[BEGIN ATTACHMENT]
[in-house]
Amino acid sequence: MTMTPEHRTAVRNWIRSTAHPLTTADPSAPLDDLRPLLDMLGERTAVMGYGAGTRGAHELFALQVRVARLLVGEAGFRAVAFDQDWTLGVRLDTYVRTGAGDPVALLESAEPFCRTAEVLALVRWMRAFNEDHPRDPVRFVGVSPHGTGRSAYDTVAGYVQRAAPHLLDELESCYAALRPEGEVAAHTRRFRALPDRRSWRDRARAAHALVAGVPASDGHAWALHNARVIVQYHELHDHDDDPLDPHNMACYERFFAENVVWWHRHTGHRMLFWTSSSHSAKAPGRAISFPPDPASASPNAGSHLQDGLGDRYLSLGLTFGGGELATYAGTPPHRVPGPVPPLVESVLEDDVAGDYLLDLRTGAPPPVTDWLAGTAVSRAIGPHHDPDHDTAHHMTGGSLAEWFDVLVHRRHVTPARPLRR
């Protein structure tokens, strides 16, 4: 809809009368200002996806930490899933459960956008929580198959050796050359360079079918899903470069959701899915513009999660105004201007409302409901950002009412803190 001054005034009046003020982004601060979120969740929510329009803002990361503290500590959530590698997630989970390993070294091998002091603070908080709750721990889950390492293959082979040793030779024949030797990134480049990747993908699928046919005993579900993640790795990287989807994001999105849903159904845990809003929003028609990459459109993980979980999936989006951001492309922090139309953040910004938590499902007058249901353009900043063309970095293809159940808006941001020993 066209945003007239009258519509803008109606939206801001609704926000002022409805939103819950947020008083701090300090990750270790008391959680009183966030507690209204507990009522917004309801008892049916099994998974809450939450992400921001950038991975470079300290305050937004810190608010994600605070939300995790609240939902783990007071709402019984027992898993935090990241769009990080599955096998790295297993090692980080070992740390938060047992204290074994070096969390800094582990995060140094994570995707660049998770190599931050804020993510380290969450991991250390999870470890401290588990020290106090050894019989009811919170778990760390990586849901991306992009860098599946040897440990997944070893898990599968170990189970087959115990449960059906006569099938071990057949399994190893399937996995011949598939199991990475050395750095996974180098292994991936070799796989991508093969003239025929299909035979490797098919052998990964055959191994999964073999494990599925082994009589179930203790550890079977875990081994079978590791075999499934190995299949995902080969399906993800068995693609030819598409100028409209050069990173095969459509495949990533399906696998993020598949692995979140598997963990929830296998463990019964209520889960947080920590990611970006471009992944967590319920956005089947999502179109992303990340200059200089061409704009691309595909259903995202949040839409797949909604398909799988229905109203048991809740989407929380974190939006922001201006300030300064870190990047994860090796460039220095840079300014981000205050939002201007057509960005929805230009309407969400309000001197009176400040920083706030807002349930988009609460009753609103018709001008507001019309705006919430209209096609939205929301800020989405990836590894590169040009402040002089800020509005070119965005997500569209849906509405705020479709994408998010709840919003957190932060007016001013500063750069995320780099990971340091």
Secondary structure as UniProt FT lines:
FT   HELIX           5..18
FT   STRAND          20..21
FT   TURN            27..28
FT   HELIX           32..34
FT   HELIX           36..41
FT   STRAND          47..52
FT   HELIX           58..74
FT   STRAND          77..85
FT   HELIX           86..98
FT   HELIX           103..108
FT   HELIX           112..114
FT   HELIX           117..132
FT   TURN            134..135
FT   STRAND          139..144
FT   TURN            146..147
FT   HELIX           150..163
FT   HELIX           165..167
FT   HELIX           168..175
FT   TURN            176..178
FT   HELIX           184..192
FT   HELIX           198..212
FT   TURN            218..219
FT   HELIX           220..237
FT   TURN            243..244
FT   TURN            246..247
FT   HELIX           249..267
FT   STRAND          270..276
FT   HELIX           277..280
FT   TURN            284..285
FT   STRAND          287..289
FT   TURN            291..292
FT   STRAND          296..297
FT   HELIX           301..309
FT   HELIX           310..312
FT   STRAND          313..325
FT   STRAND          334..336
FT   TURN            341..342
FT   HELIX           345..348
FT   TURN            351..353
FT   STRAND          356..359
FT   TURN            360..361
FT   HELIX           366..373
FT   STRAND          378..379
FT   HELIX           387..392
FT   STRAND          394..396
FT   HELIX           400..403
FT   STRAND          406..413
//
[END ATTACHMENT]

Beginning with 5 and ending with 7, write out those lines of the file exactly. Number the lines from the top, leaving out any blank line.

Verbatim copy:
FT   HELIX           5..18
FT   STRAND          20..21
FT   TURN            27..28